Genesis 15:17. It came to pass, that when the sun went down, &c.— As in Gen 15:12 according to our interpretation, mention is made of the rising, so here of the setting sun; nor does it seem probable, that both passages speak of the latter. If any one, however, shall be tenacious of this opinion, we must suppose, that the first appearance to Abram was made in the night, when the command for the sacrifice was given; and great part of the following day being employed in preparing it, the deep ecstasy or sleep, towards sun-setting, fell upon Abram; and after the sun had set, God was pleased, by a symbolical representation, to pass through the divided victims, and to ratify the covenant with Abram, in great condescension, after the manner of men. We have before offered it as a conjecture, that the smoking furnace and burning lamp were significative of what happened afterwards in AEgypt: certain, however, it is, that they were declarative of God's presence, who generally, if not always, appeared in fire, light, and smoke, under the law: and, from the next verse, it seems evidently to follow, that they were, on God's part, a ratification of the covenant which he made, or, according to the original, cut or struck with Abram; which alludes, no doubt, to the ceremony of cutting or dividing the victim, which was so customary with all nations, that the same phrase generally prevailed. The Greeks say, ορκια τεμνειν, and the Latins, foedus icere, to cut the victim: which all amounts to the same thing. And most probably there was, in all this, an allusion to the grand covenant, and the victim to be cut off for the redemption of the world. It is most probable, that the fire and light which passed between, consumed the sacrifice.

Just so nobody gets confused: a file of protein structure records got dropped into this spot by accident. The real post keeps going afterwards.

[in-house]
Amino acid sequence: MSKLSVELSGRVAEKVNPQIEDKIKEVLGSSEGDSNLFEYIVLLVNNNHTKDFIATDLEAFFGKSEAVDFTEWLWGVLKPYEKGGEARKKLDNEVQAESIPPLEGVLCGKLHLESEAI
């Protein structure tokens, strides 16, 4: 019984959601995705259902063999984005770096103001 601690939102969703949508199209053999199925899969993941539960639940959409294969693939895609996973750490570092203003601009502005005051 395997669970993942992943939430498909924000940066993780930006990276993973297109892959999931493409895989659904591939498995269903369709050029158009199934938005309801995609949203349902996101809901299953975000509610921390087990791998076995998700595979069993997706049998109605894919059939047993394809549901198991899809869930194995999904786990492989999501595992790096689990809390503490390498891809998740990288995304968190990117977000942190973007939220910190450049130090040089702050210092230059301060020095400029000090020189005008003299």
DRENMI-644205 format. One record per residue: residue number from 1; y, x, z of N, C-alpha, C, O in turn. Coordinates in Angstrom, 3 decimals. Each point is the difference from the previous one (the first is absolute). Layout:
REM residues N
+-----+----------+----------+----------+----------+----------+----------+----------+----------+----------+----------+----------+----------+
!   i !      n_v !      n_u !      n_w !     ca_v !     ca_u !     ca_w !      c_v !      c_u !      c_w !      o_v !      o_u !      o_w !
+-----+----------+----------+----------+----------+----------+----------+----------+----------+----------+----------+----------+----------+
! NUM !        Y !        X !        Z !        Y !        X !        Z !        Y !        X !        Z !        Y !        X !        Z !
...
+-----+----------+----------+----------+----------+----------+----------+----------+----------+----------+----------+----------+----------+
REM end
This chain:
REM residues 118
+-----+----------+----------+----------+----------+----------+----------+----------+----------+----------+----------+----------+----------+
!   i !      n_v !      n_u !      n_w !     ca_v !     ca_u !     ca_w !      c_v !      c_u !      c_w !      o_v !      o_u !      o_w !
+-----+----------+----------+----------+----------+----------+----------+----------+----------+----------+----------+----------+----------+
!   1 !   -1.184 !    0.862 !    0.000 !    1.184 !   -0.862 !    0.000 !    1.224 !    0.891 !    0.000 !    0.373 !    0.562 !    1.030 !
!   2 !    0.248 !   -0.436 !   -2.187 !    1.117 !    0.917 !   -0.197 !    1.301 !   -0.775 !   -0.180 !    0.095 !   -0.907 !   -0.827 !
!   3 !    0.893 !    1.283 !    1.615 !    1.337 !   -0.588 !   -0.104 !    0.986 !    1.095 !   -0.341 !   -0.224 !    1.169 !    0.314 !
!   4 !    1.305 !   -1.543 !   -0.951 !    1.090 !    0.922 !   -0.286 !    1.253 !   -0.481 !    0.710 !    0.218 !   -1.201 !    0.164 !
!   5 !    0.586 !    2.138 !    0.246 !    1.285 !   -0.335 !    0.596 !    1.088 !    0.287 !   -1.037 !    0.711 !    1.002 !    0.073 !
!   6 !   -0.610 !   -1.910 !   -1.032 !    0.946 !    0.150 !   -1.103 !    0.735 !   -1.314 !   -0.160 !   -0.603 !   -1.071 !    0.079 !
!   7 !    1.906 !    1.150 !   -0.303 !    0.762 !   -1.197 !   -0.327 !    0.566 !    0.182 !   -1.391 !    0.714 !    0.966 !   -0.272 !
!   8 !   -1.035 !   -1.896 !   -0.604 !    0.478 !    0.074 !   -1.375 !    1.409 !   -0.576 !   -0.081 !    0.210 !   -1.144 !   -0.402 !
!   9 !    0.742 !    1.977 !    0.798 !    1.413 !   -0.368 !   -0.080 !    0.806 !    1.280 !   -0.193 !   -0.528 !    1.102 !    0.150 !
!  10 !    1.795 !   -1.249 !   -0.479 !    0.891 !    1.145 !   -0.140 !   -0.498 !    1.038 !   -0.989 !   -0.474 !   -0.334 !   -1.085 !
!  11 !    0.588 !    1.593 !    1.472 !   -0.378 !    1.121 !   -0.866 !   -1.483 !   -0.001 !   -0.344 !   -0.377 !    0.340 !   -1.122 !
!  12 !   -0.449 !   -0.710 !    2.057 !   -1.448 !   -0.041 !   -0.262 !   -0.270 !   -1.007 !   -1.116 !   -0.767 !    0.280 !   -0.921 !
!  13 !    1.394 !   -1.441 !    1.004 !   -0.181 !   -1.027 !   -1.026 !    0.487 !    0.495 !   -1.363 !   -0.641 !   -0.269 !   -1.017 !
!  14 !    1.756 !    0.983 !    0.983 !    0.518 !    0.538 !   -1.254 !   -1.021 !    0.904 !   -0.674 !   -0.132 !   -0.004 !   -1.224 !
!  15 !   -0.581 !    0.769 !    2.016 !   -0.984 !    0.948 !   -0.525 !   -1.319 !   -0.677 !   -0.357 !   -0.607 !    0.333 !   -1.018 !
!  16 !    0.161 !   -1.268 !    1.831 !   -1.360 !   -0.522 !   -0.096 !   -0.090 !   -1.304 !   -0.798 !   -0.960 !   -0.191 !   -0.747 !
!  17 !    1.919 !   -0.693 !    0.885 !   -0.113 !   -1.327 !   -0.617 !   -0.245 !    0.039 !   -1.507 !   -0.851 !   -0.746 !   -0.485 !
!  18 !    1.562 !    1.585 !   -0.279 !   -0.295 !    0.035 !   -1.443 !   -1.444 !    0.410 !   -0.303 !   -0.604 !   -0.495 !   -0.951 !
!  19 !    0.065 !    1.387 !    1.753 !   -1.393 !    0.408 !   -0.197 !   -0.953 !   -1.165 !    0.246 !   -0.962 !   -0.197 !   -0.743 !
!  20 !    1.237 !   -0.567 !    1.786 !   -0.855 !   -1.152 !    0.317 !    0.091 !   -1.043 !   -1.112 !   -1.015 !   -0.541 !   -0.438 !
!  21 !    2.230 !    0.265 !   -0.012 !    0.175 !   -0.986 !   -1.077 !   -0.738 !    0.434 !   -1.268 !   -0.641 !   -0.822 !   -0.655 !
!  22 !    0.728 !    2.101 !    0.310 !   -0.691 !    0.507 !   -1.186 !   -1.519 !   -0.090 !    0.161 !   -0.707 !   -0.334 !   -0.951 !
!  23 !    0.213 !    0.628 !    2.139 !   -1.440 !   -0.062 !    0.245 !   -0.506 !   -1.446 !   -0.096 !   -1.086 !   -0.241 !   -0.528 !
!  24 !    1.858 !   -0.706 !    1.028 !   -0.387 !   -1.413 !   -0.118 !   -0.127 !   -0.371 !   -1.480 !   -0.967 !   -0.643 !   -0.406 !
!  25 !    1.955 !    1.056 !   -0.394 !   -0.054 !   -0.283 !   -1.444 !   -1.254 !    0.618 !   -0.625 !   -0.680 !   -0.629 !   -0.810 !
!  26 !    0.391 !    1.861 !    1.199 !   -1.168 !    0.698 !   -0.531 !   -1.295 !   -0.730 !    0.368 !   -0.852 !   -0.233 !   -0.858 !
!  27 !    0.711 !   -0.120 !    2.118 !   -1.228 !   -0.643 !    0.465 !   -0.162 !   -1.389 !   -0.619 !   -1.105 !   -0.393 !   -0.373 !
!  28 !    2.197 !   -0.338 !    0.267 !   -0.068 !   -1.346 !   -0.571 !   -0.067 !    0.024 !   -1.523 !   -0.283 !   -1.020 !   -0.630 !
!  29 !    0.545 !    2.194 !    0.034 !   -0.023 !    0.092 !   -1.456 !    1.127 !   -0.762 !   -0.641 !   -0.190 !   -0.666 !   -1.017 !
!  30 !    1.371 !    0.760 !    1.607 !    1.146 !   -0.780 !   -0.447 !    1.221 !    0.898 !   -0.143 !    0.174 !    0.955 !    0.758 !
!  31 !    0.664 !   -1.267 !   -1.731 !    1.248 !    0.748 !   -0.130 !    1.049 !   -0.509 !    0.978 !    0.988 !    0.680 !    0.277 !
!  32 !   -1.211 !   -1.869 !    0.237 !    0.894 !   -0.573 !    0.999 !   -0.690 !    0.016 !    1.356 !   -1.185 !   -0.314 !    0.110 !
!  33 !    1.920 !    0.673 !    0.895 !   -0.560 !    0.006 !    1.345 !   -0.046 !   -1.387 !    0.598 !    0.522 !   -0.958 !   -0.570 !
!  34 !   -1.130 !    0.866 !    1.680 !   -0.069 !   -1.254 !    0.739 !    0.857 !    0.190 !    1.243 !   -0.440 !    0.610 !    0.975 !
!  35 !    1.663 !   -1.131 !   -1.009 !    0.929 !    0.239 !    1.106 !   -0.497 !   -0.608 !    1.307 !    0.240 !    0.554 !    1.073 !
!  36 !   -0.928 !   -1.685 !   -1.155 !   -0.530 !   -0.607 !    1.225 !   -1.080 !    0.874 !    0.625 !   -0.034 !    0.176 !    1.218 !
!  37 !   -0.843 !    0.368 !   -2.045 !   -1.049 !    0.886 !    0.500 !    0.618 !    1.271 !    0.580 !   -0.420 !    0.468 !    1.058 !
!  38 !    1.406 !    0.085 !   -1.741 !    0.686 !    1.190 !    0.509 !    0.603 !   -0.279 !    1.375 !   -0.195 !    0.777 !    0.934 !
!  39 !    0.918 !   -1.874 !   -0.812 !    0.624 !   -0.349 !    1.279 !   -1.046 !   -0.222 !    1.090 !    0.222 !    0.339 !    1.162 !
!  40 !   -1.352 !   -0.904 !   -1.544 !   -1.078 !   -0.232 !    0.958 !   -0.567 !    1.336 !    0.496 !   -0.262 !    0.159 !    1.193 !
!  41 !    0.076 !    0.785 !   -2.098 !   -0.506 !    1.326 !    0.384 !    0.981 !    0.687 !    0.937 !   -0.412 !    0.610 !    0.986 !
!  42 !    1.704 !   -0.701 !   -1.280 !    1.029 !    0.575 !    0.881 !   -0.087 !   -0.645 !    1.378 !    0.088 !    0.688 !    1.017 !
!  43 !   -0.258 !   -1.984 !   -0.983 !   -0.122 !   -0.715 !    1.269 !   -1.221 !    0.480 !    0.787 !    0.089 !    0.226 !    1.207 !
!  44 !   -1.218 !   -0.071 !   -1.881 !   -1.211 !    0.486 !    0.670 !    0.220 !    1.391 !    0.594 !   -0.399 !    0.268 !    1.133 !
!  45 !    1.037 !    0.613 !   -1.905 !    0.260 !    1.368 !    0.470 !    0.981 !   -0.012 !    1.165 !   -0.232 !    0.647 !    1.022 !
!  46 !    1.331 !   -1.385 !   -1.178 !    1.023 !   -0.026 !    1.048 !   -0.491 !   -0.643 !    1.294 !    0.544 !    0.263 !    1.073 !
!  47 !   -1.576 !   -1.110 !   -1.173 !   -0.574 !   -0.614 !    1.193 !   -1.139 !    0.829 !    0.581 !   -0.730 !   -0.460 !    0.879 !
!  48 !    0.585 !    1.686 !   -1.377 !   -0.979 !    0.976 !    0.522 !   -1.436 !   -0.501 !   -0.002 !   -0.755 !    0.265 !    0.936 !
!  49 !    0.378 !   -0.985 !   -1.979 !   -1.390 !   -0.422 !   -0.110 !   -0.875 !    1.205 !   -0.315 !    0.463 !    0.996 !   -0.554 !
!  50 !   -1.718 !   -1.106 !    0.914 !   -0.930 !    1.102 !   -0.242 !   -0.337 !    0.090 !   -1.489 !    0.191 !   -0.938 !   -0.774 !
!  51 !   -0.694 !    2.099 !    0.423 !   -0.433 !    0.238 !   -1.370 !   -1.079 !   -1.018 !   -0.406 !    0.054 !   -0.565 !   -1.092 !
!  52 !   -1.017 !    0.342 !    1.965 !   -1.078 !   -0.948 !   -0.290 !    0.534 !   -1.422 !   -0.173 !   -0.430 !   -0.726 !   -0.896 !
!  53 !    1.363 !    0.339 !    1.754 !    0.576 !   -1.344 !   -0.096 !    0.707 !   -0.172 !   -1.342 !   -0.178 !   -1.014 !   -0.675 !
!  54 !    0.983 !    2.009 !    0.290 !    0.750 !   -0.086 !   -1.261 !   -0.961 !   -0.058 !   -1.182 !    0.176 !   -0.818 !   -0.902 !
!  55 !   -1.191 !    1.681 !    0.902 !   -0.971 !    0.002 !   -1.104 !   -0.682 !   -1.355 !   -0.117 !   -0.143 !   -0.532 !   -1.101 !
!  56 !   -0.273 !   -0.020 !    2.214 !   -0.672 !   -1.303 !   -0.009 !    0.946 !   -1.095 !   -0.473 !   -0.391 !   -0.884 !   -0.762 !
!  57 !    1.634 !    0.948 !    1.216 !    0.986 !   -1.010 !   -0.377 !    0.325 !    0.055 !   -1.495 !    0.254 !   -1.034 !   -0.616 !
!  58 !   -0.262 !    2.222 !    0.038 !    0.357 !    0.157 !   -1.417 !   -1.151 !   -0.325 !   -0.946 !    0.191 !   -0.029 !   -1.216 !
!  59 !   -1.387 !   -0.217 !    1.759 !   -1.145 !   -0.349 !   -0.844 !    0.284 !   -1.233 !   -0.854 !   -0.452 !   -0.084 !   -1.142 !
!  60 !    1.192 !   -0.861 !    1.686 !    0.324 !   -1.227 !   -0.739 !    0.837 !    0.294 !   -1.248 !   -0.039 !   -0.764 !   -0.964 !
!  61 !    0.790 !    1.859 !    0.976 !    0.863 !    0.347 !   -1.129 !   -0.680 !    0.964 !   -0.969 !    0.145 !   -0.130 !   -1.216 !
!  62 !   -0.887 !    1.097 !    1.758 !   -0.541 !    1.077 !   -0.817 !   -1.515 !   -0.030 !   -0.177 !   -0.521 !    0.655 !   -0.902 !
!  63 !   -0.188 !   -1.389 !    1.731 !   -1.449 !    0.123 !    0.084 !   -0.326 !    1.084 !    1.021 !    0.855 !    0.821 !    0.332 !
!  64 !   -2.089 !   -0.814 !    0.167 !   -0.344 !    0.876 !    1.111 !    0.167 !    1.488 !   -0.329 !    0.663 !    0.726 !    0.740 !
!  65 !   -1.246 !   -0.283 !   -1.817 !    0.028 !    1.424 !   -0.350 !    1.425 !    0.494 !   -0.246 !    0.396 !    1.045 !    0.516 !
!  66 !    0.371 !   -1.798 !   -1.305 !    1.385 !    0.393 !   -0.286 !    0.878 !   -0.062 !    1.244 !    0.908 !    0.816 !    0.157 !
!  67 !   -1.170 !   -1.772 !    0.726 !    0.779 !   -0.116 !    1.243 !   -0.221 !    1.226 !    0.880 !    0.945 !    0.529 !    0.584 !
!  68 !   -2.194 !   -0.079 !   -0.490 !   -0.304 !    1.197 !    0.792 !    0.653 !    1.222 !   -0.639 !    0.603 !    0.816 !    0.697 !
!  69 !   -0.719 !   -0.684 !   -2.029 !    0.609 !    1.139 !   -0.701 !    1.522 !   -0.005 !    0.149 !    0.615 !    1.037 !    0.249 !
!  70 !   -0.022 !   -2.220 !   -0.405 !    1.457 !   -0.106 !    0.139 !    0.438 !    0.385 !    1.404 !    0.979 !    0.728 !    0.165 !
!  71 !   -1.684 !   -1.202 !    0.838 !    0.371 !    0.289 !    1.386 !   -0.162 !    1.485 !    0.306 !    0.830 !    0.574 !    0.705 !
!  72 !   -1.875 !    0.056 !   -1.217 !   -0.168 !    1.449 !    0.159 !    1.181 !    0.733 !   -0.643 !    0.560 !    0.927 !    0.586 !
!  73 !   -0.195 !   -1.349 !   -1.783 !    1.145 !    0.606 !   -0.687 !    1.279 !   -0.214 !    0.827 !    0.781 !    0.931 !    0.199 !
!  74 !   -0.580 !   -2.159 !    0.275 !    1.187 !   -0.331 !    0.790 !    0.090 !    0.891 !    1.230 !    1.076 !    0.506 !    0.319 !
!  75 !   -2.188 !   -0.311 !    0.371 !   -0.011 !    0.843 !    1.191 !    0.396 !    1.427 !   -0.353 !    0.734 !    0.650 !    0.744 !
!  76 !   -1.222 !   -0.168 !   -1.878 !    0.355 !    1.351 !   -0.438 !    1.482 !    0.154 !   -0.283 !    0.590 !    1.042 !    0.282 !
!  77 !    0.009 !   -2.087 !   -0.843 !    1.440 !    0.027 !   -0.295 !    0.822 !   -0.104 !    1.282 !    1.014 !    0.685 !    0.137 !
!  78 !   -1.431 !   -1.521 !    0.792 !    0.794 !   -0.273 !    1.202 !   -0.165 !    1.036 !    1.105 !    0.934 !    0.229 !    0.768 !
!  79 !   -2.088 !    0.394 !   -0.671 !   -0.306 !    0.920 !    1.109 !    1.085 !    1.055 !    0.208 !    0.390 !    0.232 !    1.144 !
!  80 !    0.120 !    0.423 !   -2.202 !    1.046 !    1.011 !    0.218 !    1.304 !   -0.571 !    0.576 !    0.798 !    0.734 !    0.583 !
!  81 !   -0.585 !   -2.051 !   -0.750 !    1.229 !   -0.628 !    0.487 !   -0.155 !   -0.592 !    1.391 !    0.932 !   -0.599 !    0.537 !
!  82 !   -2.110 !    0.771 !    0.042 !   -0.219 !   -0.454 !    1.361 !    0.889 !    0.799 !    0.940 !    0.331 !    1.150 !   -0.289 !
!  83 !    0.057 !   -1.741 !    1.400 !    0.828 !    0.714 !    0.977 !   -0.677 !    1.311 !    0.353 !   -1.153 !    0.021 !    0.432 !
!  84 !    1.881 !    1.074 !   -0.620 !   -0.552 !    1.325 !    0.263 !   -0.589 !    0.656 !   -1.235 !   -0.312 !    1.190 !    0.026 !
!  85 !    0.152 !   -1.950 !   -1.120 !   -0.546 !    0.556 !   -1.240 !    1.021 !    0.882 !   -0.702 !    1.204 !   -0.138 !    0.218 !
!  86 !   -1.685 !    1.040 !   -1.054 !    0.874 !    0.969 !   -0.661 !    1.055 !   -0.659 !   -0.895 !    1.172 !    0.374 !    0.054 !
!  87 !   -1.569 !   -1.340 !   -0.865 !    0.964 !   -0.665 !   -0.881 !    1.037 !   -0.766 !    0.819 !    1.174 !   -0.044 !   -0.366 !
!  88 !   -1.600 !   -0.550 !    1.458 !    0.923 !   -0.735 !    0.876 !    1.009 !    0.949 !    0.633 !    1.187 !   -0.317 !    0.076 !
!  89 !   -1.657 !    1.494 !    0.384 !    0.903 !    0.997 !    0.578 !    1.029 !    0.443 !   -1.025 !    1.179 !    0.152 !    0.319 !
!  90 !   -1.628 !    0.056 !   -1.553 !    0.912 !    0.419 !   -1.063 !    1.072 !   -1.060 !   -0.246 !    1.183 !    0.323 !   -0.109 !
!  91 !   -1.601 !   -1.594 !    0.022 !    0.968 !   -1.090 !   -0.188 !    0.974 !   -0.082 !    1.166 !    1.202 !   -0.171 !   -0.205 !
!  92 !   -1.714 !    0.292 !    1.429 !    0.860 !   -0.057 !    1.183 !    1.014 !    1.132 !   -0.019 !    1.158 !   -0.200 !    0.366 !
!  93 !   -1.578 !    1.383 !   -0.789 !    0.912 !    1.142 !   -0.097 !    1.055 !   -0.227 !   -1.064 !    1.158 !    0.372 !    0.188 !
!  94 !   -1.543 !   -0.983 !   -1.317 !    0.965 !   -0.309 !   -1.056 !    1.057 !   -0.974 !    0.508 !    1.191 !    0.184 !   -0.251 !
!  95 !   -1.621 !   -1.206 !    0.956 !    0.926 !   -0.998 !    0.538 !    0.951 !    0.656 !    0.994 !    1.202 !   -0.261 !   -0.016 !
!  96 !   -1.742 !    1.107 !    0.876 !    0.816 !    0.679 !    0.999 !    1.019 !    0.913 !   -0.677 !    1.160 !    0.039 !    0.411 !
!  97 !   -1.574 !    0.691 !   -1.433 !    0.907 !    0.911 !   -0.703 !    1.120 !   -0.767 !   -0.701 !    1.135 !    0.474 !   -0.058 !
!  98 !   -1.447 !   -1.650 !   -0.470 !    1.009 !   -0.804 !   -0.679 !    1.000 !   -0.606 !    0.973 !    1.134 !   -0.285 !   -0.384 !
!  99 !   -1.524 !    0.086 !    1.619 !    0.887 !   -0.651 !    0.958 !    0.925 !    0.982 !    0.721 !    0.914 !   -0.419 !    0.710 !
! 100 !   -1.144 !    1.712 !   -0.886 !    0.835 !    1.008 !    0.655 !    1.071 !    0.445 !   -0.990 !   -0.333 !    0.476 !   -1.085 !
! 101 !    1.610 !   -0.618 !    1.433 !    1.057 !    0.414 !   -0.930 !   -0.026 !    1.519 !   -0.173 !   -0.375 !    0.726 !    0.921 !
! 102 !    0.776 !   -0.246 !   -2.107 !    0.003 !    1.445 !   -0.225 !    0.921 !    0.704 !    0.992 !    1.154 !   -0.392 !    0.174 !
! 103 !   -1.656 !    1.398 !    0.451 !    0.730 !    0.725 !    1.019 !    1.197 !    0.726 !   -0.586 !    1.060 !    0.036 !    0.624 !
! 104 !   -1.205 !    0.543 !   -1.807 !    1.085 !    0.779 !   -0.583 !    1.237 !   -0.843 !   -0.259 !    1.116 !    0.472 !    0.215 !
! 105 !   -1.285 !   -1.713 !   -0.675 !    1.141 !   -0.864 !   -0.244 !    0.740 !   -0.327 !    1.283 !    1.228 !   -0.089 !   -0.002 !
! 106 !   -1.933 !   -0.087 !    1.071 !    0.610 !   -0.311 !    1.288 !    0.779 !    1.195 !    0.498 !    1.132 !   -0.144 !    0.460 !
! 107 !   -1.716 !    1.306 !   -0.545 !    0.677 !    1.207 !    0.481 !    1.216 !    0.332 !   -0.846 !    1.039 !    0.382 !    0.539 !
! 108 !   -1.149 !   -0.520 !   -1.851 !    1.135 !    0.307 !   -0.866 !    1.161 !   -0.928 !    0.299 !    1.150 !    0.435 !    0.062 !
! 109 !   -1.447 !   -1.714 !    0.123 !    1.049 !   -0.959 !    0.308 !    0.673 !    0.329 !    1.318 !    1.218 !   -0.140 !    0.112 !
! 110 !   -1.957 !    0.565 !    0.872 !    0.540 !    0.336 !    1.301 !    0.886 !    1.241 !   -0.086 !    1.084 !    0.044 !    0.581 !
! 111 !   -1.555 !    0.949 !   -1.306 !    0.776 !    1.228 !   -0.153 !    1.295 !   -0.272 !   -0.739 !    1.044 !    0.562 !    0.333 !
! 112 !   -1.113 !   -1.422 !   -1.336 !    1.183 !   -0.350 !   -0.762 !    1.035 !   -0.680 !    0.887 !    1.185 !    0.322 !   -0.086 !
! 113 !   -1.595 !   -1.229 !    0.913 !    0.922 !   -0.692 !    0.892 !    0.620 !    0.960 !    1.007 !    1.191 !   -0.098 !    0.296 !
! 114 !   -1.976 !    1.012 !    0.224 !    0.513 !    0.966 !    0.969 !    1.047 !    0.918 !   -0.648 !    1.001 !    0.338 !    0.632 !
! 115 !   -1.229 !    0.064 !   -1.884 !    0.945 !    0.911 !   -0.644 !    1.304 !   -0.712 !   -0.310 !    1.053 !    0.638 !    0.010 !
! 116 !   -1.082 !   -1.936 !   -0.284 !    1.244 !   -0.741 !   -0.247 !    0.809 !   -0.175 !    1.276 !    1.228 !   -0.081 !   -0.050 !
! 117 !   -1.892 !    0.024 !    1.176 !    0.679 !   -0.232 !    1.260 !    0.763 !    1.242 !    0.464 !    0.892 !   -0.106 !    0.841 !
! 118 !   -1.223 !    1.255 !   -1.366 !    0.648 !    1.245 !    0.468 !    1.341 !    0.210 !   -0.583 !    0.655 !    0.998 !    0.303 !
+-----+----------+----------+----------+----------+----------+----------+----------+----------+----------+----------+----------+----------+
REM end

Verse 18

Genesis 15:18. This land, from the river of AEgypt, &c.— The river of AEgypt cannot mean the Nile, but some river upon the border of AEgypt. Solomon is said to have reigned from the river (Euphrates) unto the border of AEgypt. See 1Ki 4:21 where we shall speak more of this grant to Abram, and its completion.